We expect rainfall in Belau to be 30% below normal from October-December and 50-60% below normal from January through May. By June, rainfall should increase to near normal values.

This very strong El Niño event which has been developing could equal or exceed the record 1982-1983 event, which brought drought-like conditions to all of Micronesia. During the 1982-83 event, January-May stream flow on Babelthuap was less than 20% of the normal volume, and by March 1983, the Gihmel Reservoir ran dry.

Tropical cyclone activity for Palau is expected be well below normal, both in the fall of 1997 due to displacement of storm activity further to the east with the El Niño conditions, and in the late spring of 1998, with the expected strong trade winds that will likely prevent tropical cyclone development in the Philippine Sea region until late June.
- source: UOG-WERI



ACKNOWLEDGEMENTS and FURTHER INFORMATION


The information contained in the LOCAL VARIABILITY SUMMARIES section and elsewhere in this issue of the Pacific ENSO Update has been drawn from many sources. Further information may be obtained by contacting your local National Weather Service office, or the individuals and institutions listed below: NOAA National Weather Service - National Centers for Environmental
Prediction (NCEP) - CLIMATE PREDICTION CENTER (CPC):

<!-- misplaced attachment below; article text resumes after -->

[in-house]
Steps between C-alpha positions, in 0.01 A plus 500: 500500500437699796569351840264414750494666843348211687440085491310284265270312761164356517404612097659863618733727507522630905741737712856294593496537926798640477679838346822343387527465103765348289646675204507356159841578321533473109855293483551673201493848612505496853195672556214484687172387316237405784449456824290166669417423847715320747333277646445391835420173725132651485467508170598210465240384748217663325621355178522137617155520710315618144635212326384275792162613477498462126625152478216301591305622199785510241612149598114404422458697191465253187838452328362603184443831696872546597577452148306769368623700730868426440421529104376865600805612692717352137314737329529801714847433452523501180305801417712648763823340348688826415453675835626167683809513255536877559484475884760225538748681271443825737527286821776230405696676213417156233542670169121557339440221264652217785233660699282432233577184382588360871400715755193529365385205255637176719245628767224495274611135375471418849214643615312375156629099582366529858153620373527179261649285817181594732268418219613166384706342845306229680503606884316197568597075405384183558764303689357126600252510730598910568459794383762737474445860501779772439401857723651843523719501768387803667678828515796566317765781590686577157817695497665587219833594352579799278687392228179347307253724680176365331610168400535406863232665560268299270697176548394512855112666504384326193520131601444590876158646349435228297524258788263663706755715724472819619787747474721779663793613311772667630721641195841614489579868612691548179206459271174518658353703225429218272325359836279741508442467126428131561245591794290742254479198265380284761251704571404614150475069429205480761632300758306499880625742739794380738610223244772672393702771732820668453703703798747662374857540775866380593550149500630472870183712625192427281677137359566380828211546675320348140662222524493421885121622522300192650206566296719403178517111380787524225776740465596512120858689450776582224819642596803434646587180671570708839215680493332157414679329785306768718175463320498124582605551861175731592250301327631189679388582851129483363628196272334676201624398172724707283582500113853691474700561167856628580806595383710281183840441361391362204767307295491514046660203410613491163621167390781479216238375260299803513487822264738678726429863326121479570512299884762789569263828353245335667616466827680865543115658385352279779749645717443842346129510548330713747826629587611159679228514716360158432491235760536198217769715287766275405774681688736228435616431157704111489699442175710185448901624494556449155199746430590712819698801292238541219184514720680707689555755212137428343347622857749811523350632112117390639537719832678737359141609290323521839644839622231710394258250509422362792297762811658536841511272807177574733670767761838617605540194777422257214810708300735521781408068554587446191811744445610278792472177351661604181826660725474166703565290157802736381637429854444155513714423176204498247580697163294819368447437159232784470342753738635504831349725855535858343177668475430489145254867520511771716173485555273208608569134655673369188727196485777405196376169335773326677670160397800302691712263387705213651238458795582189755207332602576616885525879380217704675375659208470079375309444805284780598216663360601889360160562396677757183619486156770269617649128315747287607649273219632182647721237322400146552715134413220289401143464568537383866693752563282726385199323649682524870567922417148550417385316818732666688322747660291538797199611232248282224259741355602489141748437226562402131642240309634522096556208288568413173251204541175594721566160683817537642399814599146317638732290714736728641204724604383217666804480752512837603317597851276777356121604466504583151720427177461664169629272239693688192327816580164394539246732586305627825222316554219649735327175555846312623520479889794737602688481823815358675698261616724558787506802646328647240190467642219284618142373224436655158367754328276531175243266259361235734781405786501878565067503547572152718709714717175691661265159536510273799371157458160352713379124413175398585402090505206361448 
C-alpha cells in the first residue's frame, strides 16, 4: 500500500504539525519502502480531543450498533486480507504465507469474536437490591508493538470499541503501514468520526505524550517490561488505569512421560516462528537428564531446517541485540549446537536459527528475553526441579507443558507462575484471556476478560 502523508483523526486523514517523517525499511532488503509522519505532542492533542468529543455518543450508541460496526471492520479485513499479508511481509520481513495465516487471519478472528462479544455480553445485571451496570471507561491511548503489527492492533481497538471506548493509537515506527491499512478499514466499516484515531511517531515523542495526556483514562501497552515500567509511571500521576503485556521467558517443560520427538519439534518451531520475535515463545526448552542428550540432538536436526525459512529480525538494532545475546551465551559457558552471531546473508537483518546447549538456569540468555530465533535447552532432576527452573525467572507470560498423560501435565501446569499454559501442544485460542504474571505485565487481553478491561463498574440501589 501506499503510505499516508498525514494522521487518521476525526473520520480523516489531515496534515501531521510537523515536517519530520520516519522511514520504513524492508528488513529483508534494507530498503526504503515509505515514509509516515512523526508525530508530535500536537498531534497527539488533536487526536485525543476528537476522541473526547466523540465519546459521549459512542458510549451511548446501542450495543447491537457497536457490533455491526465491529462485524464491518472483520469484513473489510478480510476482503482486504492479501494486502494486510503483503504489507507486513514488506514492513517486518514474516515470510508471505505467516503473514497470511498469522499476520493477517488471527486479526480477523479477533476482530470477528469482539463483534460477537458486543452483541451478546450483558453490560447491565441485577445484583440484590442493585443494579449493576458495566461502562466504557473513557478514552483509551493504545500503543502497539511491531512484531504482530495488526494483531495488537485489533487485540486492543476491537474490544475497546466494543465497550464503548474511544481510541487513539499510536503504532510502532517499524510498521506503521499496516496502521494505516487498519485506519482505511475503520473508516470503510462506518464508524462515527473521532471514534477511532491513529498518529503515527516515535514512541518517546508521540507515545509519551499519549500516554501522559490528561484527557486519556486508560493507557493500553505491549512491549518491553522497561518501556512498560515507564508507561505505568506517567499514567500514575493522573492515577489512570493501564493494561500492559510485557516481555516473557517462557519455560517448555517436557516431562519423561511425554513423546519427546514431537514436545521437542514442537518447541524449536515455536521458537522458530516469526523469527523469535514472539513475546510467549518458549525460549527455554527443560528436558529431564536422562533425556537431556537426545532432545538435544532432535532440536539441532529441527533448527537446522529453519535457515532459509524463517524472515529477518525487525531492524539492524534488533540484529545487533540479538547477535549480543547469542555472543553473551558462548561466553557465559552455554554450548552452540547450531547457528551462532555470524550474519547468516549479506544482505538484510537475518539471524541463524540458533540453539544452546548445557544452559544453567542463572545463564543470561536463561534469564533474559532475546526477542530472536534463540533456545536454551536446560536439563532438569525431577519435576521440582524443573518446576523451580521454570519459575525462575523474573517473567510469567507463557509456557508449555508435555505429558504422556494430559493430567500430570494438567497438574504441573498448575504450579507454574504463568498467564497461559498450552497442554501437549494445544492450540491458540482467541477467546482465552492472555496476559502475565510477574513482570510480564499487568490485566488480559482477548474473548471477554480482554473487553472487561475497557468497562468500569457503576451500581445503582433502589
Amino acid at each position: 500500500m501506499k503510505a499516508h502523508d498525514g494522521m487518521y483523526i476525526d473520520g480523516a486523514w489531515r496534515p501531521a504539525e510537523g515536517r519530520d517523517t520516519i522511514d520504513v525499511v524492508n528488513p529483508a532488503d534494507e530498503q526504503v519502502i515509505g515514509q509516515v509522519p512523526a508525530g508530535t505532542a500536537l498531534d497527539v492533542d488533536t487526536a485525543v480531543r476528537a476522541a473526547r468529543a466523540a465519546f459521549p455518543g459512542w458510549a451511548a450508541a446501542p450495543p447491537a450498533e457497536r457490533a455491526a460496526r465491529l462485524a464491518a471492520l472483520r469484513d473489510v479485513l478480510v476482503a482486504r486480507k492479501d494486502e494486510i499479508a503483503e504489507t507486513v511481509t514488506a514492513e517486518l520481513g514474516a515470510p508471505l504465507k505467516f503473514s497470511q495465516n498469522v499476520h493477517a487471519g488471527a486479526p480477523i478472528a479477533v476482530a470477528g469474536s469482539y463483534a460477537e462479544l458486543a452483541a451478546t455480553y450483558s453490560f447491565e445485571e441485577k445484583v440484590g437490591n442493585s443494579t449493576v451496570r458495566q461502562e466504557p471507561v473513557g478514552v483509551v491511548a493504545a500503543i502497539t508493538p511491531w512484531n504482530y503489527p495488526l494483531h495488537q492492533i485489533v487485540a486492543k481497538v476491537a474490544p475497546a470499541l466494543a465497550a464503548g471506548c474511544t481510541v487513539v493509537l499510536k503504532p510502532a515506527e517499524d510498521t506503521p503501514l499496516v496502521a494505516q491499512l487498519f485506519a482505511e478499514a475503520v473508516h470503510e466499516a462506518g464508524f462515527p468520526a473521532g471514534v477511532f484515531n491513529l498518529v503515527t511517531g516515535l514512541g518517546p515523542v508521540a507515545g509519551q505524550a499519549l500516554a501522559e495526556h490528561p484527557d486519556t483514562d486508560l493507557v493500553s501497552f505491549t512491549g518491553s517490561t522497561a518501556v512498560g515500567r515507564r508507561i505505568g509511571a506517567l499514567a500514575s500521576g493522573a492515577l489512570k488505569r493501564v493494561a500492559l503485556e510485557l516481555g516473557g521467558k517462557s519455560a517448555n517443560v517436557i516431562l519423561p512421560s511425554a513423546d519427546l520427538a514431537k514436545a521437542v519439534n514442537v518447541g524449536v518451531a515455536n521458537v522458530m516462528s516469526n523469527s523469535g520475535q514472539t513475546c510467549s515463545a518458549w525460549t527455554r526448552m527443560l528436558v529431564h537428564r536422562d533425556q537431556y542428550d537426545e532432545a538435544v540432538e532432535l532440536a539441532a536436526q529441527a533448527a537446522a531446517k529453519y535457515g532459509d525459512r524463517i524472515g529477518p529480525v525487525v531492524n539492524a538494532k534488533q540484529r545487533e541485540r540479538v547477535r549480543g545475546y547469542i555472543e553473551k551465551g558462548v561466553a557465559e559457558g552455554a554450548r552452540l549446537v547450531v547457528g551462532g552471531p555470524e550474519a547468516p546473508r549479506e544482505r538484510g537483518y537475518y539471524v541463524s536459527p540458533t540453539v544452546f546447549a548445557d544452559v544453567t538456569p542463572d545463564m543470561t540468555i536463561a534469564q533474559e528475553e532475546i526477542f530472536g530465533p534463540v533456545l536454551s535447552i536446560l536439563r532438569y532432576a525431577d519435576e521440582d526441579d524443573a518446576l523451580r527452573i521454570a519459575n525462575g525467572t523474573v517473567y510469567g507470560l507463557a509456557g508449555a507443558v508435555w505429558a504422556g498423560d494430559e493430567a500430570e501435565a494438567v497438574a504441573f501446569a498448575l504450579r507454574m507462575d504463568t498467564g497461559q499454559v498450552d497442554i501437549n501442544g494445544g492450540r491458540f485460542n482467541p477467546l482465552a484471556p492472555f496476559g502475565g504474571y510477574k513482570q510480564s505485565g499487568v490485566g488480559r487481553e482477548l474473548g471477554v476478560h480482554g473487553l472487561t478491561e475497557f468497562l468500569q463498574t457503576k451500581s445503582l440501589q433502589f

World Weather Building, Washington D.C. 20233.
Contact CPC at 301-763-8155 for more information on the ENSO Advisory, the Long-Lead Outlook for the Hawaiian Islands, and other publications discussed in this bulletin.

NOAA National Weather Service - Pacific Region
WEATHER SERVICE FORECAST OFFICE (WSFO)
University of Hawaii - Manoa Campus
HIG #225, 2525 Correa Road, Honolulu, Hawaii 96822
Contact the WSFO at 808-973-5270 for more information on NWS-PR sources of climate information.

University of Guam (UOG) WATER AND ENERGY RESEARCH INSTITUTE (WERI):
Lower campus, University of Guam
UOG Station, Mangilao, Guam 96923
Contact C. Guard or M. Lander at (671)735-2685 for more info on tropical cyclones and climate in the Pacific Islands.

University of Hawaii (UH) School of Ocean and Earth Science and Technology
(SOEST) DEPARTMENT OF METEOROLOGY:
HIG #331, 2525 Correa Road, Honolulu, Hawaii 96822
Contact Dr. T. Schroeder at 808-956-7476 for more information on hurricanes and climate in Hawaii.

PACIFIC EL NINO-SOUTHERN OSCILLATION (ENSO) APPLICATIONS CENTER:
HIG #331, 2525 Correa Road, Honolulu, Hawaii 96822
Contact C. Yu at 808-956-7110 for more information on ENSO-related climate data for the Pacific Islands.
Contact A. Hilton at 808-956-2324 for more information on Pacific ENSO Update and applications.


APPENDICES:

SPECIAL SECTION: Experimental Forecasts for Pacific Island Rainfall using data through July, 1997.

Long-Lead Outlook for Hawaiian Islands issue dated 14 August 1997 from NOAA's Climate Prediction Center (CPC).

ENSO ADVISORY of August 13, 1997



For further information, please contact:

Alan C. Hilton, LT/NOAA
Editor, Pacific ENSO Update,
Pacific ENSO Applications Center
c/o Dept. of Meteorology, HIG Room 331
University of Hawaii - Manoa Campus
2525 Correa Road - Honolulu, HI 96822
Tel: 808-956-2324 Fax: 808-956-2877
E-mail: hilton@soest.hawaii.edu

Publication of the Pacific ENSO Update is funded in part
by Grant Number NA46GP0410 from the National Oceanic
and Atmospheric Administration (NOAA) Office of Global
Programs. The views expressed herein are those of the
author(s) and do not necessarily reflect the views of NOAA
or any of its sub-agencies.